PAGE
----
In case you need reminding — You Are Hardly Overtaxed in America!

❝ Americans generally feel they’re being over-taxed, especially around this time of the year . . . The Organization for Economic Cooperation and Development analyzed how 35 countries tax wage-earners, making it possible to compare tax burdens across the world’s biggest economies. Each year, the OECD measures what it calls the “tax wedge,” the gap between what a worker gets paid and what they actually spend or save. Included are income taxes, payroll taxes, and any tax credits or rebates that supplement worker income. Excluded are the countless other ways that governments levy taxes, such as sales and value-added taxes, property taxes, and taxes on investment income and gains.

Click on this once or twice to get a larger version

While you’re at it – reflect that those tax dollars in other countries get folks better healthcare, generally better education and jobs for their kids, better roads and public transit – especially high speed rail. They don’t go to the world’s largest military-industrial welfare plan, special loopholes for Big Pharma, the NFL, etc..

Thanks, Barry Ritholtz

Latest NASA Night Lights Maps


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NASA scientists are releasing new global maps of Earth at night, providing the clearest yet composite view of the patterns of human settlement across our planet.

Satellite images of Earth at night — often referred to as “night lights” — have been a gee-whiz curiosity for the public and a tool for fundamental research for nearly 25 years. They have provided a broad, beautiful picture, showing how humans have shaped the planet and lit up the darkness. Produced every decade or so, such maps have spawned hundreds of pop-culture uses and dozens of economic, social science and environmental research projects…

In the years since the 2011 launch of the NASA-NOAA Suomi National Polar-orbiting Partnership satellite, Román and colleagues have been analyzing night lights data and developing new software and algorithms to make night lights imagery clearer, more accurate and readily available. They are now on the verge of providing daily, high-definition views of Earth at night, and are targeting the release of such data to the science community later this year.

Wow. Worth looking forward to.

A German coal mine might be primed to become a pumped storage electricity generation station

❝ In the German state of North Rhine-Westphalia, a coal mine will close in 2018. Aging coal infrastructure, low wholesale power prices, and a move away from the highly polluting power source all make renewable energy the political darling of the day.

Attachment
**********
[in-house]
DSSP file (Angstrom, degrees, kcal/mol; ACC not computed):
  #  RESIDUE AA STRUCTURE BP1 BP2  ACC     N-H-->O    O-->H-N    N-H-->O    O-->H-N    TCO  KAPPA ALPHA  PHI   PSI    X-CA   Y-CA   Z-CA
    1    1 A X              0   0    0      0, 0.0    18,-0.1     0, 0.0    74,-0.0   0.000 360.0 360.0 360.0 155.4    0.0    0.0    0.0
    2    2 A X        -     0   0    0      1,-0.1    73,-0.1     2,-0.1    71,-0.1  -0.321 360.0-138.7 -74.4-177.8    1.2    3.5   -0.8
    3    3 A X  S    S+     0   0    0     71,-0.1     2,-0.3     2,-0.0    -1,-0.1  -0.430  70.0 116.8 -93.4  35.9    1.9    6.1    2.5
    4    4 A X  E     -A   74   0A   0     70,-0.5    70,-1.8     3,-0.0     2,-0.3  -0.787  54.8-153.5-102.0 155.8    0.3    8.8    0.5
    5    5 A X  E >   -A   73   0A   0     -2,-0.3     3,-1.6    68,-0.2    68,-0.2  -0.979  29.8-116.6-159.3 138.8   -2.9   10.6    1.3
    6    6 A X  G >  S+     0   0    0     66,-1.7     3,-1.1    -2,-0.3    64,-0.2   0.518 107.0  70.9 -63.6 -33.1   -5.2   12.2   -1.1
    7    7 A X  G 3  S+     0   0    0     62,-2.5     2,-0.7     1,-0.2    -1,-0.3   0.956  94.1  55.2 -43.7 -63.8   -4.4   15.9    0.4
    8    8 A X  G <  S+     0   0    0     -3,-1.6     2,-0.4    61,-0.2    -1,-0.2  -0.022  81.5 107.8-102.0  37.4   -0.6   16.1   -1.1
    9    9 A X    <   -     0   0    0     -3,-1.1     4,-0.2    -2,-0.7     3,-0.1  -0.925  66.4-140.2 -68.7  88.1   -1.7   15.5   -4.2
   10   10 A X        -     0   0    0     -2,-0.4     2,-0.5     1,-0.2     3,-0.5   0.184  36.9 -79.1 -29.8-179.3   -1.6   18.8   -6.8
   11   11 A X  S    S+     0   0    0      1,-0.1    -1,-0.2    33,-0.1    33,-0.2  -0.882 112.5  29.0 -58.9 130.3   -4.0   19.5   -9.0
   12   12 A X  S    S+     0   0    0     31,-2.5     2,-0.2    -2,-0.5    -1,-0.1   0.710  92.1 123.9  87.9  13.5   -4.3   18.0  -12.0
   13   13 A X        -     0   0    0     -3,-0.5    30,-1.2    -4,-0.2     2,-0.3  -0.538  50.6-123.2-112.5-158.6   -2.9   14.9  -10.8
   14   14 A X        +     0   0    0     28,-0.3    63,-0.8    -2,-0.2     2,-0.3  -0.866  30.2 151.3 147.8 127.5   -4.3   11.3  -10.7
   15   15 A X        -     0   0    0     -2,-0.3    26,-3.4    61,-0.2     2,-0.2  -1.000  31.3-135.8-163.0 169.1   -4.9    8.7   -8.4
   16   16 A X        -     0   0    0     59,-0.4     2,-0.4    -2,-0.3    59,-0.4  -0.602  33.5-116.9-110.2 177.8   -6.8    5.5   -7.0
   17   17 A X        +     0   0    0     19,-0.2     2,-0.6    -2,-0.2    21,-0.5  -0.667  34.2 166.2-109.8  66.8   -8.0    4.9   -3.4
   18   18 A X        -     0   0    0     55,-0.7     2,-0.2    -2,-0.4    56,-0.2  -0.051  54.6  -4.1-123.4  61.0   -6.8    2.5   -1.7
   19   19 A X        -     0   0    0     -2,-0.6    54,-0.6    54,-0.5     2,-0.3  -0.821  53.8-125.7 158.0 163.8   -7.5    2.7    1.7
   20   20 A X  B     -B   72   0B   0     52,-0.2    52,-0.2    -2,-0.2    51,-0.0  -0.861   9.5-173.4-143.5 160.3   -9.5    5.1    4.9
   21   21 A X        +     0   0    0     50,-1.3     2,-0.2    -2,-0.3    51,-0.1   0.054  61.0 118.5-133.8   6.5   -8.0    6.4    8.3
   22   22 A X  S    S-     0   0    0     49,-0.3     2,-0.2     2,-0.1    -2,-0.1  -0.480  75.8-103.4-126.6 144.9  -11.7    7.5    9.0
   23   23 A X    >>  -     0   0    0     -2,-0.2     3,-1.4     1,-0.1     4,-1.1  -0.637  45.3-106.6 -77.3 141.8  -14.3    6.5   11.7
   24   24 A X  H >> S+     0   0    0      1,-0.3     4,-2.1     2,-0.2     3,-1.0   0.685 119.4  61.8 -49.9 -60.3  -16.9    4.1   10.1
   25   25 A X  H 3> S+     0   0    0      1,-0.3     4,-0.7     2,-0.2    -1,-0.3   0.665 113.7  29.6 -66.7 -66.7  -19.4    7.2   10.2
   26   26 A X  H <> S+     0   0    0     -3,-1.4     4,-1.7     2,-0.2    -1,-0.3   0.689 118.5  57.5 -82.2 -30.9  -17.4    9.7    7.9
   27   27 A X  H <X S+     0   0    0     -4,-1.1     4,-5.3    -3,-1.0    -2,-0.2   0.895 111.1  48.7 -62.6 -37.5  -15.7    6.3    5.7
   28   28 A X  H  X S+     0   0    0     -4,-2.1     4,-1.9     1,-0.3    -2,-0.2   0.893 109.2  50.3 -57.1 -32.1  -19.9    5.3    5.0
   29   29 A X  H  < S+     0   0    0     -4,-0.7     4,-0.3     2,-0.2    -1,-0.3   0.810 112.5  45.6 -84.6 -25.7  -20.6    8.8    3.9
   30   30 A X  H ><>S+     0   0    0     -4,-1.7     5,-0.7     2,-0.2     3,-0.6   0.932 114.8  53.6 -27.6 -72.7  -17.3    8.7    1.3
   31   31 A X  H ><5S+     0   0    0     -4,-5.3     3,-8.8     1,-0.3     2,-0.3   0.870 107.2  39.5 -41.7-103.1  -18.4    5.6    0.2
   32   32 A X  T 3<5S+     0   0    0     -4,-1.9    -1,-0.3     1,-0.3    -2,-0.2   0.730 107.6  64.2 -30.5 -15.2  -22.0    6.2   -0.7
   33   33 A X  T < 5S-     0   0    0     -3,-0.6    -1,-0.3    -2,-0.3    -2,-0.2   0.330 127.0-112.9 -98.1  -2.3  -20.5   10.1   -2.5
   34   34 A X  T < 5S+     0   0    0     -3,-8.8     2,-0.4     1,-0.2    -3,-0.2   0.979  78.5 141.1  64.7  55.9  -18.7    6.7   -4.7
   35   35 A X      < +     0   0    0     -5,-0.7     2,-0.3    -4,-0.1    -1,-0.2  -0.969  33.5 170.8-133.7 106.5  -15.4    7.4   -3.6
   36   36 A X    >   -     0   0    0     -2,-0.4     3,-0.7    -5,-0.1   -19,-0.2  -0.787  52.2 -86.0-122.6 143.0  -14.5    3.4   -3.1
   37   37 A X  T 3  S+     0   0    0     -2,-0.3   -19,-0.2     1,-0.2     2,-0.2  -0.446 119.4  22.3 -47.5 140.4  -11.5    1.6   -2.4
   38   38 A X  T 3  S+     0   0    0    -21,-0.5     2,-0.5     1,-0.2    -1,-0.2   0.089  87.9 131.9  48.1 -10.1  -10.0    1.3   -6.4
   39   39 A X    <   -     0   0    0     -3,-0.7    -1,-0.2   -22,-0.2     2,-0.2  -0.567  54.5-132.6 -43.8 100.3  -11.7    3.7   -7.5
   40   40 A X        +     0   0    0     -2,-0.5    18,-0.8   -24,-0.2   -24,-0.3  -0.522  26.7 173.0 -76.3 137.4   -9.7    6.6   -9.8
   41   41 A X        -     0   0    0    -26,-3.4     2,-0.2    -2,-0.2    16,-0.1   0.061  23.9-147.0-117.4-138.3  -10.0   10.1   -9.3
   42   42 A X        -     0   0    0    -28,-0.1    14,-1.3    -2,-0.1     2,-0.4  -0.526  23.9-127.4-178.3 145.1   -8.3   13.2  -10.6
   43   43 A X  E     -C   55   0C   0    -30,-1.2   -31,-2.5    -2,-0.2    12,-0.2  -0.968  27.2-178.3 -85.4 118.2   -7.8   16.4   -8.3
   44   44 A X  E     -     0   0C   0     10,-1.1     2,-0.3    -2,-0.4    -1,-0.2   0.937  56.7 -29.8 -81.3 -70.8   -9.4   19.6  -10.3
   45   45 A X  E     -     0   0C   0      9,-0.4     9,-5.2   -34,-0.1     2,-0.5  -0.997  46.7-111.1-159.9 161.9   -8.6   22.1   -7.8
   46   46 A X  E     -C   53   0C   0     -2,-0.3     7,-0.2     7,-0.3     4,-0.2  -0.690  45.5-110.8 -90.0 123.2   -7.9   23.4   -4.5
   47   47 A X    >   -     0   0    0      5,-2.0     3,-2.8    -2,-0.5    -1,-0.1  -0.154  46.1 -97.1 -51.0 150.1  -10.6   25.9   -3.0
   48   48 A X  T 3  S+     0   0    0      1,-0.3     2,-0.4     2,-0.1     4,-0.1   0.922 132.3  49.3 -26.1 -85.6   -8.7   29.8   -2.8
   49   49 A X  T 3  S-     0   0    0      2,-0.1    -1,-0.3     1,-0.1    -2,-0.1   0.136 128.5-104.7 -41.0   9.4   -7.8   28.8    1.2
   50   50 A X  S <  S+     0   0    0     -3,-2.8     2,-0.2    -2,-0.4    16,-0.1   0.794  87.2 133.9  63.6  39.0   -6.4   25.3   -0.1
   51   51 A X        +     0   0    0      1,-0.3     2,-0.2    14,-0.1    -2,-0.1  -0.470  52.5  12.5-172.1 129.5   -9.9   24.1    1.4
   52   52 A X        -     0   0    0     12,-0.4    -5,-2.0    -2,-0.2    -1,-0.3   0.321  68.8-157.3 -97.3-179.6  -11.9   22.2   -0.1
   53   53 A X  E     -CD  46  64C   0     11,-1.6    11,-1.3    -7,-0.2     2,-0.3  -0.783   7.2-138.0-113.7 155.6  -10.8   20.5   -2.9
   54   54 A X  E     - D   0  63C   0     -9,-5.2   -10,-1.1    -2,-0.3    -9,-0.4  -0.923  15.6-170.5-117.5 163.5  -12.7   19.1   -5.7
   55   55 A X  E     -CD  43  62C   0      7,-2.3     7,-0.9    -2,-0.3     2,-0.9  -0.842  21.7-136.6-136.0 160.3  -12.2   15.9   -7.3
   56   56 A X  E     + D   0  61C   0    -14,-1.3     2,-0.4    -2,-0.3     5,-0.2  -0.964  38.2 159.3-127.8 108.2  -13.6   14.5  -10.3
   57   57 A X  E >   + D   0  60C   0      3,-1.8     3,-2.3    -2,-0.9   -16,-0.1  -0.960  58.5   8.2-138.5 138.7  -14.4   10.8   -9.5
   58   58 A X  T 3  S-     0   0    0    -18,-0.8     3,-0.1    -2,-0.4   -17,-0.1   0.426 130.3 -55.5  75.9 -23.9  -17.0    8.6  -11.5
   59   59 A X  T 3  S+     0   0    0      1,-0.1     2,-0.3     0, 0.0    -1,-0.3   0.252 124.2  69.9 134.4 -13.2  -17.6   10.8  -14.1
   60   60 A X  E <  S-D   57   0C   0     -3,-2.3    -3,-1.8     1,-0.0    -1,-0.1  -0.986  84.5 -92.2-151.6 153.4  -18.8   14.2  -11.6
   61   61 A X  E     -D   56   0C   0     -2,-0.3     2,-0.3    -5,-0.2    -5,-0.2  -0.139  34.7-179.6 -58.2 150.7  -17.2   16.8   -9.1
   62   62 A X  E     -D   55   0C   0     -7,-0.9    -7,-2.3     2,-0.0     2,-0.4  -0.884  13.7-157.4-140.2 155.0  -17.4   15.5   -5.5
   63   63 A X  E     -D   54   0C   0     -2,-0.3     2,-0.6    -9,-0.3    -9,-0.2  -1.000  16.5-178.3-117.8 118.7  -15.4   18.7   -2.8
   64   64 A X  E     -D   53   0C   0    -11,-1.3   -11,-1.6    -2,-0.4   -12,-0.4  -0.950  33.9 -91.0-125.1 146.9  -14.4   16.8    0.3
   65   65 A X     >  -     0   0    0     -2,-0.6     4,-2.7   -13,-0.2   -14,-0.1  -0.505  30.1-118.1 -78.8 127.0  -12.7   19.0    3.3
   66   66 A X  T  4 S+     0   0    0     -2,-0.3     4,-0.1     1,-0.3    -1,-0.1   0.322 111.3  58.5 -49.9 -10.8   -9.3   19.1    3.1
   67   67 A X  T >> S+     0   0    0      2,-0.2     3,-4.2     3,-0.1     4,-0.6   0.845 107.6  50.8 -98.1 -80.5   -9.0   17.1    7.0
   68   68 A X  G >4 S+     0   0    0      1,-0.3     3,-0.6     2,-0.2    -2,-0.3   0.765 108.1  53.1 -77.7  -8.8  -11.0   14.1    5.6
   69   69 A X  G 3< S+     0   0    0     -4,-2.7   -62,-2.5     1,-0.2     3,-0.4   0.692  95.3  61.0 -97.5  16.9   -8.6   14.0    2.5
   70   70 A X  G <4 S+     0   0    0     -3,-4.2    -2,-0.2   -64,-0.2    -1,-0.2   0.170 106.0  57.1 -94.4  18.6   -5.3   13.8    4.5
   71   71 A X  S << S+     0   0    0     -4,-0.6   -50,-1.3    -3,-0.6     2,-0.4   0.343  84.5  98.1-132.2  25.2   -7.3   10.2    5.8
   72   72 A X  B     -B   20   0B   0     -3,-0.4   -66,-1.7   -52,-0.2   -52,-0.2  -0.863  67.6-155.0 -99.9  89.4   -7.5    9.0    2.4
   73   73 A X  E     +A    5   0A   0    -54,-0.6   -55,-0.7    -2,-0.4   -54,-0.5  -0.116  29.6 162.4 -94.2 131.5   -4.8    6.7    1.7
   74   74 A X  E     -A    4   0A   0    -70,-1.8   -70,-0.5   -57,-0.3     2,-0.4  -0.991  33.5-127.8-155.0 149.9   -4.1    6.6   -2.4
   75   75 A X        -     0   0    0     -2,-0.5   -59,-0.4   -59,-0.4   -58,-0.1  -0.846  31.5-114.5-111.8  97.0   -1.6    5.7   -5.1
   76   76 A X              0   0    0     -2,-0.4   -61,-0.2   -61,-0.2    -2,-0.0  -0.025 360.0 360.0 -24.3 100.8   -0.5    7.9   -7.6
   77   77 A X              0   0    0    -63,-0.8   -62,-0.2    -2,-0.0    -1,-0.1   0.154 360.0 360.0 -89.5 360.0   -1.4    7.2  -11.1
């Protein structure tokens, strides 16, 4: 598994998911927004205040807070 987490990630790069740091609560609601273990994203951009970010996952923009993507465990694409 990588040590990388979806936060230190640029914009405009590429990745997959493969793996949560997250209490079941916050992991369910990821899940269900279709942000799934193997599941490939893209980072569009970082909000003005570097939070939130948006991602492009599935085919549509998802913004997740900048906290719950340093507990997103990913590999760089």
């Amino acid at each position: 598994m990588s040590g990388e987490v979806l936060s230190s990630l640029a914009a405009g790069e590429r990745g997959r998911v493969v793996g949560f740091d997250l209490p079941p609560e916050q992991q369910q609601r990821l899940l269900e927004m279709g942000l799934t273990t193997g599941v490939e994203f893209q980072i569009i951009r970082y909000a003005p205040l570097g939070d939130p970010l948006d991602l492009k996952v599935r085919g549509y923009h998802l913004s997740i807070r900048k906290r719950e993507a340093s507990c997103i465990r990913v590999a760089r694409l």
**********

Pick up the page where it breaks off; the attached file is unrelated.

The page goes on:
But that doesn’t mean the Prosper-Haniel coal mine will be shutting down completely. According to Bloomberg, North Rhine-Westphalia State Governor Hannelore Kraft recently confirmed that a project to turn the coal mine into pumped storage will move forward after mining activities have stopped.

❝ Pumped storage has been used for decades, but placing a pumped storage scheme at a retired mine is somewhat new. Here’s how it works: when electricity is plentiful and cheap — say, on a windy day when the Sun is shining and solar panels and wind turbines are working at their maximum—a pumped storage facility pumps water from a lower reservoir up to an upper reservoir. When electricity is scarce, the facility can release the water back down to the lower reservoir through a turbine, creating renewable hydroelectric power.

❝ Traditionally, pumped storage has required fairly specific terrain. But a used coal mine can offer the right environment for pumped storage without natural elevation differences and reservoir capabilities, although mines do require extensive analysis to make sure they’re geologically fit for pumped storage. The University of Duisburg-Essen (UDE) is working with mine owner RAG AG to complete the project, and…UDE professor André Niemann said the mine site is “suitable for the infrastructure to implement an underground pumped-storage power station as a closed system.”…

❝ …Support seems to be growing for such projects. Renewable Energy World reported last week that Virginia’s legislative bodies have passed bills this year to spur development of pumped storage facilities, which could be situated at abandoned coal mines. A combined bill now awaits the signature of Governor Terry McAuliffe.

So perhaps pumped storage using a retired mine has some maturing to do, but with the right political will and some good investment, maybe this kind of creative reuse could be possible in the future.

Of course, if Virginia had a Trumpublican governor unemployed miners would be put to work painting stones black in hope of somehow fooling coal-burning plants into producing electricity.